Friday, September 10, 2010
Christian Fritz (U. NM Law) this week posted Foreword: Out From Under the Shadow of the Federal Constitution: An Overlooked American Constitutionalism on ssrn. The piece, an adaptation of Fritz's 2010 State Constitutional Lecture at the Rutgers-Camden Center for State Constitutional Studies, is his latest in a series of pieces on state constitutions--arguing that they are neglected in favor of the Federal Constitution, to the detriment of a broader, richer American constitutionalism. Fritz:
[T]he conventional paradigm of American constitutionalism--focused on the creation and interpretation of the Federal constitution . . . fails to consider the rich American experience with the formulation and revision of state constitutions, while elevating the Federal constitution as the ultimate American model. Th[is] article . . . suggests why a more complete paradigm that fully integrates state constitution-making facilitates our understanding of the meaning of the early struggle of the American people to exercise their constitutionally based "sovereign" power to govern themselves, in all of its shapes and forms. That understanding is important as we continue to grapple with the legitimacy of invoking the direct and affirmative exercise of that sovereignty in the context of modern political life.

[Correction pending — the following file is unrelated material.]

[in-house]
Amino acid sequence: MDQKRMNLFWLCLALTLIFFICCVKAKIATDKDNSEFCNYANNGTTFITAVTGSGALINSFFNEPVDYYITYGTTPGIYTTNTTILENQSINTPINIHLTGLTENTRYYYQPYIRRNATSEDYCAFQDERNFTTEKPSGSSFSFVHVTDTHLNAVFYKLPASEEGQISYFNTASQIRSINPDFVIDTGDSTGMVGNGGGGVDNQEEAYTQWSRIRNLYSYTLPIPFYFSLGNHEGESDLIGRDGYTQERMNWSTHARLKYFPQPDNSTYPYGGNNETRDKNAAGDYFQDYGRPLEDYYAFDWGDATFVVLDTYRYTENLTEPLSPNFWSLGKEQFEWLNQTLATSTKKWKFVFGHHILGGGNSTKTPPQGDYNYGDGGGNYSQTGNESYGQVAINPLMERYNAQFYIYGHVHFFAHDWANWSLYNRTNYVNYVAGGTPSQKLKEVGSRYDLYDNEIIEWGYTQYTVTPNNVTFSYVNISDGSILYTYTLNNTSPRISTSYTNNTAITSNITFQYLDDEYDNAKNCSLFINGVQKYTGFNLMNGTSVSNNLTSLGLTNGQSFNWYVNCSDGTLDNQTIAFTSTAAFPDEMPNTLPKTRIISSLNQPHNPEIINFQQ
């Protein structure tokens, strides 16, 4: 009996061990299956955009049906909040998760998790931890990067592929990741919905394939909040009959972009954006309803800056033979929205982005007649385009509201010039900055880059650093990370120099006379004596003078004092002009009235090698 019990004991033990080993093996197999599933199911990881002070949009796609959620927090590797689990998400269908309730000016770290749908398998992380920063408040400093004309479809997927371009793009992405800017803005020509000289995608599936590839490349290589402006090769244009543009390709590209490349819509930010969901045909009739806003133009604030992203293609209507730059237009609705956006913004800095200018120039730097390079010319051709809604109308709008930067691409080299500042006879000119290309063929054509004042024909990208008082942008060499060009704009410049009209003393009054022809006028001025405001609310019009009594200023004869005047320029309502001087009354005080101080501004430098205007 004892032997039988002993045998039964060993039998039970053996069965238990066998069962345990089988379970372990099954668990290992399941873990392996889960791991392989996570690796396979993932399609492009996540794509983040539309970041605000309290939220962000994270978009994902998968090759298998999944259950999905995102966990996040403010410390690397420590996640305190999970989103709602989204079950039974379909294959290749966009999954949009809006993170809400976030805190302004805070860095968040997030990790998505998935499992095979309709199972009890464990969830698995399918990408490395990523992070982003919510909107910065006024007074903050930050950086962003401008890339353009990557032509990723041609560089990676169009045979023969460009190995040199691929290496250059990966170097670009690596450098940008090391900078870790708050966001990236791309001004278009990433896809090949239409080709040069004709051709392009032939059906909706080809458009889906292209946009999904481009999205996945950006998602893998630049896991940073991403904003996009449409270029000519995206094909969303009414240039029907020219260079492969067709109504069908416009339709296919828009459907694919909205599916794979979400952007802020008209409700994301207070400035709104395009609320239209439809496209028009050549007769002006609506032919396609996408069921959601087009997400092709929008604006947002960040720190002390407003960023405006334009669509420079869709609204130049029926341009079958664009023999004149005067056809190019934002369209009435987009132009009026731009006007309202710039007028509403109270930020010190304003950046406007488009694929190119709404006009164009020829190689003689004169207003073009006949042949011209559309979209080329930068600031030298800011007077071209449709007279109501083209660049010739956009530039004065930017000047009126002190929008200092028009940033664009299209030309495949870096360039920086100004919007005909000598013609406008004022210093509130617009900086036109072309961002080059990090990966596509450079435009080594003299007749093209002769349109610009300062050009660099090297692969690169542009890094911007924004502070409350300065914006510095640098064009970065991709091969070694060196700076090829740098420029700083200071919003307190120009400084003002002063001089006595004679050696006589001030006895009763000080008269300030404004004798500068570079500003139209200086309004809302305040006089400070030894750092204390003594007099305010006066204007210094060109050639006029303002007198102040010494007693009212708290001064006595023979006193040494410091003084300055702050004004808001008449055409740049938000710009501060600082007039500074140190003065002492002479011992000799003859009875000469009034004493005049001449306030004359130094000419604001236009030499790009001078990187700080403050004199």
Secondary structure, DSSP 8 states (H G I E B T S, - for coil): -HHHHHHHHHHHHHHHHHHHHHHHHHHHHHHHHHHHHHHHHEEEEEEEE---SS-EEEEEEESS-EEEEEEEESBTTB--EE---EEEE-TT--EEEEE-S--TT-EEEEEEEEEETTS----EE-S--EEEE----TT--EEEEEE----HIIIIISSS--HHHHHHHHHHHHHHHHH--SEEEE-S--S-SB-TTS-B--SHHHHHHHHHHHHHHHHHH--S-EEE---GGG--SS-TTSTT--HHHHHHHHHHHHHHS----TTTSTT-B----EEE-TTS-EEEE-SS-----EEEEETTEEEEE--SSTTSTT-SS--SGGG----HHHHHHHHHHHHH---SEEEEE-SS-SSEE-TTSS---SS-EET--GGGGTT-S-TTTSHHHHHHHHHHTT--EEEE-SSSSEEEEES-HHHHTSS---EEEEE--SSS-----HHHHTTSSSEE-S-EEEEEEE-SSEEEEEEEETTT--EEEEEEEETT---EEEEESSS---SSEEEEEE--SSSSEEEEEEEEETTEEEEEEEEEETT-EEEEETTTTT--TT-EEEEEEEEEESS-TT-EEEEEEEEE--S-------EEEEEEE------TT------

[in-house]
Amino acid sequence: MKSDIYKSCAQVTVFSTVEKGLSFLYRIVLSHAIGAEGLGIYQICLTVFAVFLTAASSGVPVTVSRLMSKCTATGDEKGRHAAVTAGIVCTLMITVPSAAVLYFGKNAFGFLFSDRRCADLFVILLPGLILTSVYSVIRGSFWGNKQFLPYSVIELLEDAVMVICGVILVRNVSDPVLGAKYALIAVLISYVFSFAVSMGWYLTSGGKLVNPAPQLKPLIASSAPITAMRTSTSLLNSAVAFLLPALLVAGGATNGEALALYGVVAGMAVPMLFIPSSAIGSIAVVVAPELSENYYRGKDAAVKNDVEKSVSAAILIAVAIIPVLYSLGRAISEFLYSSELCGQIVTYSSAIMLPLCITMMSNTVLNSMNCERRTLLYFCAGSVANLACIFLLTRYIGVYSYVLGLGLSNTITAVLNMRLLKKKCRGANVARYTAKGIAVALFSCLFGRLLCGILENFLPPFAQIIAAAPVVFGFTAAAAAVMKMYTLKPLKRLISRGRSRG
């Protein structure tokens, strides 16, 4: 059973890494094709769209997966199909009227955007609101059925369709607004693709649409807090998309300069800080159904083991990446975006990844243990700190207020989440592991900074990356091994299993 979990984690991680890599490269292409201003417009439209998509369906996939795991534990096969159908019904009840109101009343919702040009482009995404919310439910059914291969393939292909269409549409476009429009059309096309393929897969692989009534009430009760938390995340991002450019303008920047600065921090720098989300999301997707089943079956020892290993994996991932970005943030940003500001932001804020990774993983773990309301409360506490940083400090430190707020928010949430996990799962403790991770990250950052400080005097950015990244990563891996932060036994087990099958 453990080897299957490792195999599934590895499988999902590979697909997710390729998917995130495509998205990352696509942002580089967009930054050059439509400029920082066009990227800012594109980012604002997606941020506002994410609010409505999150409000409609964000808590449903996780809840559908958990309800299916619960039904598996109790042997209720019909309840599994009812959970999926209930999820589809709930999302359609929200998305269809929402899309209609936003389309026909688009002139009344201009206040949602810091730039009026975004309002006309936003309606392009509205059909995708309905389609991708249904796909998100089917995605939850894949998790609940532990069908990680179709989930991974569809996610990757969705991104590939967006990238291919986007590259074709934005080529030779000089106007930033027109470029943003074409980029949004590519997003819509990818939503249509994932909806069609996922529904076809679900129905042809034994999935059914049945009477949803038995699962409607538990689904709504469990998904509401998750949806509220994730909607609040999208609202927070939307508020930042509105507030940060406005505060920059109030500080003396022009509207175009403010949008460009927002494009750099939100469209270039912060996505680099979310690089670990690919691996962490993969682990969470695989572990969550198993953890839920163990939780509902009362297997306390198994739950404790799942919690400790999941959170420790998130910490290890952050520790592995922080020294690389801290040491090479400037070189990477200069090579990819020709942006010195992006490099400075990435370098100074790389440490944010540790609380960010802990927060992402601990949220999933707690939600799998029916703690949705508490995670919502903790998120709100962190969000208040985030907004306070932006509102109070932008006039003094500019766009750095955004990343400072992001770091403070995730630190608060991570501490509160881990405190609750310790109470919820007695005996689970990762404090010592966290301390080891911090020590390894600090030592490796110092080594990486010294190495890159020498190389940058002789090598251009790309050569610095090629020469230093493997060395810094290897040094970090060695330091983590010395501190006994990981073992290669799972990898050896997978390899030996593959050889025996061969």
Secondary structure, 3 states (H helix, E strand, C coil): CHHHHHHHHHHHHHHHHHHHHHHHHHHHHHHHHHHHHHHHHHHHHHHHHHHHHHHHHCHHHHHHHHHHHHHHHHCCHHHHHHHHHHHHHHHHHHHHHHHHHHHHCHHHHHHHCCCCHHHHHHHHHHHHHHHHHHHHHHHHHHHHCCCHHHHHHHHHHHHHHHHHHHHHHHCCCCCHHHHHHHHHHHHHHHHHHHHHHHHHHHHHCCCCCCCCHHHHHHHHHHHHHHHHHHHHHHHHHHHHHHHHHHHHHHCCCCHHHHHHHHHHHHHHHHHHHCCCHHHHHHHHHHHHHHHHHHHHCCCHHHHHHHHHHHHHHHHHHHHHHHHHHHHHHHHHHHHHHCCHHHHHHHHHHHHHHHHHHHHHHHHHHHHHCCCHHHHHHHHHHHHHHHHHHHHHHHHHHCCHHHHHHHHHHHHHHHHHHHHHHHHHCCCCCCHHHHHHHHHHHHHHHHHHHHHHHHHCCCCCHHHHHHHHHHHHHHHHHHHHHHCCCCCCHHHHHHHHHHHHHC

Fritz's article comes out just weeks before Penn State hosts its conference State Constitutionalism in the 21st Century.